Amy Eveskcige followed a winding road home.
As a rebellious teen growing up in Tacoma, she dropped out of school and landed in foster care. But she credits a rediscovery of her Puyallup Indian heritage and support from family and tribe for pulling her back from what could have been a disastrous path.
Today, armed with a doctoral degree in educational leadership from Washington State University, she is preparing to take the reins as superintendent at Chief Leschi Schools, operated by the Puyallup Tribe of Indians. She will be the first Puyallup tribal member to head the school, which educates nearly 1,000 students from preschool to high school.
“I truly could not have done it without the support of my community,” Eveskcige said. In her culture, she added, “the honor of one is the honor of all.”
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Eveskcige, who moves to her new post full-time on June 1, is currently an administrator in Tacoma Public Schools, where she has led staff recruitment and worked on implementing a new teacher evaluation system.
She has broad experience in South Sound education circles, having held leadership positions in the Vashon Island, Puyallup and Tacoma school districts. She was also an administrator of the Muckleshoot Tribal School in Auburn and previously worked as a secretary, teacher and elementary principal at Chief Leschi.
As Eveskcige prepared to begin her new work, she talked with The News Tribune about her personal and career path.
Q: You are the first member of the Puyallup Tribe to head Chief Leschi. Do you feel the burden of history or do you just want to get in there and do the job?
A: I want to get in there and do the job. I think the burden comes from a desire to fulfill the hopes and dreams of folks like my father.
I think about the things he did, the things my foster family has done, and all our ancestors who have fought so hard to allow us to have an education and to allow us to have all the things we have today. That’s a huge obligation to fulfill.
I’m so blessed to be provided the opportunity to serve. It’s a little emotional for me.
Q: Tell me about your dad, who took part in some of the early protests over fishing rights on the Puyallup River.
A: My father died when I was about 2. He was part of the American Indian Movement. In 1972, he was traveling back from (a gathering at) Alcatraz when he was struck by a car. The only way they were able to identify him was by the tattoos on his hands.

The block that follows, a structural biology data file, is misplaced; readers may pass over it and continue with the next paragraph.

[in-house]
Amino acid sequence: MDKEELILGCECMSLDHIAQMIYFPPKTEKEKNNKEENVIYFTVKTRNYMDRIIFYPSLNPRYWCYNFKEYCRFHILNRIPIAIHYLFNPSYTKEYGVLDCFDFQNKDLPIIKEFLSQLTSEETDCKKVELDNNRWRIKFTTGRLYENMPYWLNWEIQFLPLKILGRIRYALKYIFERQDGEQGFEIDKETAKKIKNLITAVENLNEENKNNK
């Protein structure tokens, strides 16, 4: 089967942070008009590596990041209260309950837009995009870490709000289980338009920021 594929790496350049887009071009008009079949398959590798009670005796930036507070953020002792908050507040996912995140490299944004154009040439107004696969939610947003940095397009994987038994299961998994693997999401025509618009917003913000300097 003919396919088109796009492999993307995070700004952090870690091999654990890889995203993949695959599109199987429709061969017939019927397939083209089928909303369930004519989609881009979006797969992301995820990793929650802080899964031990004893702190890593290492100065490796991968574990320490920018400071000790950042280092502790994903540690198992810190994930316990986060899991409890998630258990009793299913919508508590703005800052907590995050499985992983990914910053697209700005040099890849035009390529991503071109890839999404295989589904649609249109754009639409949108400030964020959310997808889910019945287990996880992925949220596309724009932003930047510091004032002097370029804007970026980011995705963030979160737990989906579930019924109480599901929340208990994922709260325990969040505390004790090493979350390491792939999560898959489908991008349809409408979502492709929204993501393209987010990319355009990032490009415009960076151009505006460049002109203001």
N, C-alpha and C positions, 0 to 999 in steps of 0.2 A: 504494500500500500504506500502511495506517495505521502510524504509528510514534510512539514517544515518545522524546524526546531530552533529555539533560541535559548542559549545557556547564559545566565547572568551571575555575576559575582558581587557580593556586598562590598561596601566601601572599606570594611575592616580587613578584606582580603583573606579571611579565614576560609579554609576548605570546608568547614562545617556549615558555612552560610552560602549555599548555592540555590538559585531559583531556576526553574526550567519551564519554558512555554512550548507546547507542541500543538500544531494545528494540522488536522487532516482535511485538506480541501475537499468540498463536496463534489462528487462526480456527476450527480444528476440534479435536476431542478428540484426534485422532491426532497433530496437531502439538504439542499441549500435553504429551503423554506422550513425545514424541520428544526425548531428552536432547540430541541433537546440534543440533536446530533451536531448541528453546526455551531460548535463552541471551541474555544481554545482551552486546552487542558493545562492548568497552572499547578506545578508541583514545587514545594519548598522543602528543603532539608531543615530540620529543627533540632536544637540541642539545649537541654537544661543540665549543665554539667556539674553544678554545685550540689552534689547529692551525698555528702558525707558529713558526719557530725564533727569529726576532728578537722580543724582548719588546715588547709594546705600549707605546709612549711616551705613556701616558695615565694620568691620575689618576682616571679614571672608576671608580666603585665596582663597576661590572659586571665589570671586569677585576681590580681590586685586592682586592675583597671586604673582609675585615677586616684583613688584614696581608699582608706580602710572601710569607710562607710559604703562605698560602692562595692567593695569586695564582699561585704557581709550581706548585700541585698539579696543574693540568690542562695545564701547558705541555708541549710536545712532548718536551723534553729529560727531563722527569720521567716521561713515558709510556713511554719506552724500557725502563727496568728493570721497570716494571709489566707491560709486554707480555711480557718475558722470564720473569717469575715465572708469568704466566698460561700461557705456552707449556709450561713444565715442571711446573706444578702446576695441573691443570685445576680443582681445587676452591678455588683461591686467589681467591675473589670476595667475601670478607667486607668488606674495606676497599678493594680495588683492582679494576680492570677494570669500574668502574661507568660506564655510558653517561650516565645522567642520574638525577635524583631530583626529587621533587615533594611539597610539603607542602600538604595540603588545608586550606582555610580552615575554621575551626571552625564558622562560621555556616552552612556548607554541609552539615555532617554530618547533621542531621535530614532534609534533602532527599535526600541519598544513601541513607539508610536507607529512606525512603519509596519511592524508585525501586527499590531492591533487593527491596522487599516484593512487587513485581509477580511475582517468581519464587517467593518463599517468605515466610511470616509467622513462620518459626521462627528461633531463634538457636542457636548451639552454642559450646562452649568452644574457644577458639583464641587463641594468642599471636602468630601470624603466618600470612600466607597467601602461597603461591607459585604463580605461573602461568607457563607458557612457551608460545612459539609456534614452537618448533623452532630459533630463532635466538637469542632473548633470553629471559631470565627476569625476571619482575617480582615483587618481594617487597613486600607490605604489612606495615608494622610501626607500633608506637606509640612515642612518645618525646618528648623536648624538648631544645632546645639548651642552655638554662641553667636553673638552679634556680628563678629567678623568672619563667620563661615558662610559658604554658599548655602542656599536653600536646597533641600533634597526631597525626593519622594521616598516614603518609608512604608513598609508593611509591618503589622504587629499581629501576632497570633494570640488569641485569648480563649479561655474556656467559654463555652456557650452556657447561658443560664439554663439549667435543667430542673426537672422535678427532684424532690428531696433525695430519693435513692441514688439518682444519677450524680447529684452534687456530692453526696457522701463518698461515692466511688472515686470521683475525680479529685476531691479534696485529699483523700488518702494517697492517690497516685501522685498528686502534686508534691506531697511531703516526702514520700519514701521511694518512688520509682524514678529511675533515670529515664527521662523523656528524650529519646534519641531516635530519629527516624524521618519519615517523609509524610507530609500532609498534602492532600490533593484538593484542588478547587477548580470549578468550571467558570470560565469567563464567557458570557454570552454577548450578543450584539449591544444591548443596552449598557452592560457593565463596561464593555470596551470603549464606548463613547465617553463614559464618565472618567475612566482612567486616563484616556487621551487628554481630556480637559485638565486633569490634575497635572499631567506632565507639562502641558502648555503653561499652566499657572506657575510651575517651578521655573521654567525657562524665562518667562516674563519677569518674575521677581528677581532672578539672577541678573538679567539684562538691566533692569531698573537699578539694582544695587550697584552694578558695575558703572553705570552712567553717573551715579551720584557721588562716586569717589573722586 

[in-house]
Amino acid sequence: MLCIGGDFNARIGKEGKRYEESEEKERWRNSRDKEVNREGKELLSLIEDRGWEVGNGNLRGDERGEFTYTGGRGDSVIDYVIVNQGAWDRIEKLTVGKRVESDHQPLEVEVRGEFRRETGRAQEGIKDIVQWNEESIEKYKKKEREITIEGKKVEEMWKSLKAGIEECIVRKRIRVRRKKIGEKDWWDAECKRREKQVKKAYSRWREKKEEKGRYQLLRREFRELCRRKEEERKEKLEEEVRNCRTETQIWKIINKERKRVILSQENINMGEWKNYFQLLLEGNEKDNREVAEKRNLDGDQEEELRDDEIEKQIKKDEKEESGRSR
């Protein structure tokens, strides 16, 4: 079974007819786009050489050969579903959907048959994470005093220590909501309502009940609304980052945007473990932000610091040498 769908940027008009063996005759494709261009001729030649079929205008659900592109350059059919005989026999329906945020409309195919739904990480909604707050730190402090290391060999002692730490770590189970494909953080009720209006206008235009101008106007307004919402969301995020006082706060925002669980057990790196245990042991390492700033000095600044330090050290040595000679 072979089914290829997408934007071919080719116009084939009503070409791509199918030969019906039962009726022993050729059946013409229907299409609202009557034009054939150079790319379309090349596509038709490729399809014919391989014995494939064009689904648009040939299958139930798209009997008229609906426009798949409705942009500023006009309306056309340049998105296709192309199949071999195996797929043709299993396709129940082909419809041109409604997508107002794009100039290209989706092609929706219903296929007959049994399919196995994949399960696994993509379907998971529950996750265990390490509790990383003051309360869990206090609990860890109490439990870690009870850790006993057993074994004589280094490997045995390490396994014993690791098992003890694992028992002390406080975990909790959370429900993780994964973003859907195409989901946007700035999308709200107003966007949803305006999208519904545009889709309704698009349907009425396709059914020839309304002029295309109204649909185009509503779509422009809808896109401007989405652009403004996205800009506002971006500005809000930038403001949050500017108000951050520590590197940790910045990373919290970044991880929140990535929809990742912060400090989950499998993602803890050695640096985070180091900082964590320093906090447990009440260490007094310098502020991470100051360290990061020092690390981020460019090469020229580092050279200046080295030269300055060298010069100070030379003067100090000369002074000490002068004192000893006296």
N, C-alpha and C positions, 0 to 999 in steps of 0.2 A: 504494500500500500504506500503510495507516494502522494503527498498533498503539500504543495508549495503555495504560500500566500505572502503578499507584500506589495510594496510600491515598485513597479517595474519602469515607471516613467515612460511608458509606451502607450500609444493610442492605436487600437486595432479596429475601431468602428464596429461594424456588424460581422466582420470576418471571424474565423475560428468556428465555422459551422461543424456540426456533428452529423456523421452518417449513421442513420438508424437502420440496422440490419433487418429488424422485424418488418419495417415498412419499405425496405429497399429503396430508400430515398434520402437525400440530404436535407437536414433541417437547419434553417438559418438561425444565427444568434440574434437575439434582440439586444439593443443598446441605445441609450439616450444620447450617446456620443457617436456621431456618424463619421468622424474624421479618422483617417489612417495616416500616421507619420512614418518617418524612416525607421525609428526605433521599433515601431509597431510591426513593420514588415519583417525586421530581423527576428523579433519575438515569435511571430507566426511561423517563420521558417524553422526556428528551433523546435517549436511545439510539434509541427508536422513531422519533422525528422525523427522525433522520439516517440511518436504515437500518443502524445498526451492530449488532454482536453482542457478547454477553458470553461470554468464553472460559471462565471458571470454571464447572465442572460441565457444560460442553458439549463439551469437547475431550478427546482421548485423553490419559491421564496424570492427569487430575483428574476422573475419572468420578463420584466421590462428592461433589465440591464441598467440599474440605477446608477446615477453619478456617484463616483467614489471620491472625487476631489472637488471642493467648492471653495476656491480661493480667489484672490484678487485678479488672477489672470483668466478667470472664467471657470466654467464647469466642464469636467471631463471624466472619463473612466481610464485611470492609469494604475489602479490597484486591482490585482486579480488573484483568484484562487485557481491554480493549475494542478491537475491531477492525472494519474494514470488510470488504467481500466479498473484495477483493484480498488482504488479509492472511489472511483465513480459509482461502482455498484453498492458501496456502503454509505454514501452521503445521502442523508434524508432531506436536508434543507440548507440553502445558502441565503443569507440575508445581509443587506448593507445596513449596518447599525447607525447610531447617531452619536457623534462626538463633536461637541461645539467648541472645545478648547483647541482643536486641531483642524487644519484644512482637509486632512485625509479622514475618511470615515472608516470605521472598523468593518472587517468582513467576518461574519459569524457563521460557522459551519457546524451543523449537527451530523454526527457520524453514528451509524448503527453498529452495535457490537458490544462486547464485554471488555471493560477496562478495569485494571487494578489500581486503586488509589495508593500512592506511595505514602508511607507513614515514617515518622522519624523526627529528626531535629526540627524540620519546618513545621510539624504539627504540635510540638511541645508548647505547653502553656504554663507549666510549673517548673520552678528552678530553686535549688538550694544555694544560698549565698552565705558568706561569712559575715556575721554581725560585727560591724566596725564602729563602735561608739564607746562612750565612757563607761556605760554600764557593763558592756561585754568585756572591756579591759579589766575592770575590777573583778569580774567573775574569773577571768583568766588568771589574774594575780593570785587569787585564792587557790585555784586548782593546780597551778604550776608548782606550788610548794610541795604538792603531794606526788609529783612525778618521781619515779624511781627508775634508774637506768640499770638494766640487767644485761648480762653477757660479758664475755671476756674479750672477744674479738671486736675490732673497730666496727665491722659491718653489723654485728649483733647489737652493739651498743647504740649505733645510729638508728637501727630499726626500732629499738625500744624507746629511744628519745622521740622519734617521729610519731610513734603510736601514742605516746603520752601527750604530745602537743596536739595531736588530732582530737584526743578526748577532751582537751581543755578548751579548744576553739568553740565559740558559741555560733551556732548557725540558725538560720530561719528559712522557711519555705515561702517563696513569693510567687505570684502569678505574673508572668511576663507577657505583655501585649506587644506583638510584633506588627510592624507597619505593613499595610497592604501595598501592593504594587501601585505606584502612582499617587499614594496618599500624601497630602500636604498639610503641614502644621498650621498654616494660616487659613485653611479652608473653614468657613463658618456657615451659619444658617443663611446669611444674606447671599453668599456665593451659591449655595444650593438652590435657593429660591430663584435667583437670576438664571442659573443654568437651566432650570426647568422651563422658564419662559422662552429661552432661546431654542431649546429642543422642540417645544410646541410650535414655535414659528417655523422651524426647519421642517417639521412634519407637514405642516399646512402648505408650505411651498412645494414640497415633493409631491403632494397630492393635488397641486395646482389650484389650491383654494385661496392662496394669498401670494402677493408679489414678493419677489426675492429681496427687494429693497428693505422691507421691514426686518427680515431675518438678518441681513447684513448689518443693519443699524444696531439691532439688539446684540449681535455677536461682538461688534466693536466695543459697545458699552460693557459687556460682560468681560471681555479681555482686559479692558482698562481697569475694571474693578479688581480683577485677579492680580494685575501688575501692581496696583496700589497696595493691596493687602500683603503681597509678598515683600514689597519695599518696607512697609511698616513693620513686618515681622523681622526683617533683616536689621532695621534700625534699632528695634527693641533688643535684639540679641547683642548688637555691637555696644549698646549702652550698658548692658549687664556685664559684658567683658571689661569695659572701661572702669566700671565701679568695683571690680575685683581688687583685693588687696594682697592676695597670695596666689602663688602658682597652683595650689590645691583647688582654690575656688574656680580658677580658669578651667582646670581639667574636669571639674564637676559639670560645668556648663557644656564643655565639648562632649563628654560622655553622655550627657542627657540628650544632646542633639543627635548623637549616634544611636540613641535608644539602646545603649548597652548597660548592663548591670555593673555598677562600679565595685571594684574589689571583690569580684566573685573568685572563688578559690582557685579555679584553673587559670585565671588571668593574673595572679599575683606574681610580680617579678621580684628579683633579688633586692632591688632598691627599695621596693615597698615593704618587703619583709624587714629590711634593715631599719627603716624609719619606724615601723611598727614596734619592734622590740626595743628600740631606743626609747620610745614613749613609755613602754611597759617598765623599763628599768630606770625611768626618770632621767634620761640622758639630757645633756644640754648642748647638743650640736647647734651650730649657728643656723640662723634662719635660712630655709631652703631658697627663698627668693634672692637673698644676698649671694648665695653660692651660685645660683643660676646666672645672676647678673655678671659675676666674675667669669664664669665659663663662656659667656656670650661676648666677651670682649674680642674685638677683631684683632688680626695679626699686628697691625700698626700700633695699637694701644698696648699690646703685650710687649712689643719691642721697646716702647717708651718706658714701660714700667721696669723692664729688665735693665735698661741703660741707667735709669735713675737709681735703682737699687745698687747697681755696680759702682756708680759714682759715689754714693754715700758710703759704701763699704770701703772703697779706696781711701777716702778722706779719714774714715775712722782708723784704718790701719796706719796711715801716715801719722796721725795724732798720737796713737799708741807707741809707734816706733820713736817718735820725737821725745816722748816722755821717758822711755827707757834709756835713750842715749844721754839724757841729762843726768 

Q: Talk about growing up in Tacoma’s Hilltop neighborhood with your mom, who is not a Native American.
I realized just recently how poor our family was. I remember a fire truck pulling up in front of our house and bringing us gifts. I remember going to the Safeway on Hilltop, and more than once, the checker told us that our groceries had been paid for. Somebody had paid for us.
I realize what our family must have looked like to others. This beautiful blonde-haired, blue-eyed woman, and her brown-skinned children.
She tried to take care of me and my hair. My hair is very different than her hair. I’m sure we just looked like these rugrat kids. My mother was trying to take care of her kids and she was always baby-sitting others, too. We must have just looked like a mess.
Q: You dropped out of school. Now, you’re going to run one. Tell us a little about your early school experience.
I was a good student. But at home — I’m the oldest and the only girl — there was a lot of pressure from family.
I dropped out of the ninth grade at Jason Lee Middle School. It was in the ’80s, when there was a lot of turmoil on the Hilltop. It was a rough school.
As I was becoming a teenager, my mom and I weren’t seeing eye to eye. So I ended up in foster care and I bounced around from house to house.
Q: Were you raised culturally as a Puyallup?
When I was little, there was a period of time when I was on the reservation. My mom had me participate with the Indian Education program in Tacoma, and I had my first regalia there.
But it wasn’t until I was placed in my foster home in Yelm that I learned a lot of the very traditional cultural things.
I lived with a Puyallup family, the McClouds. I was very, very, very blessed to end up in that home. It saved my life.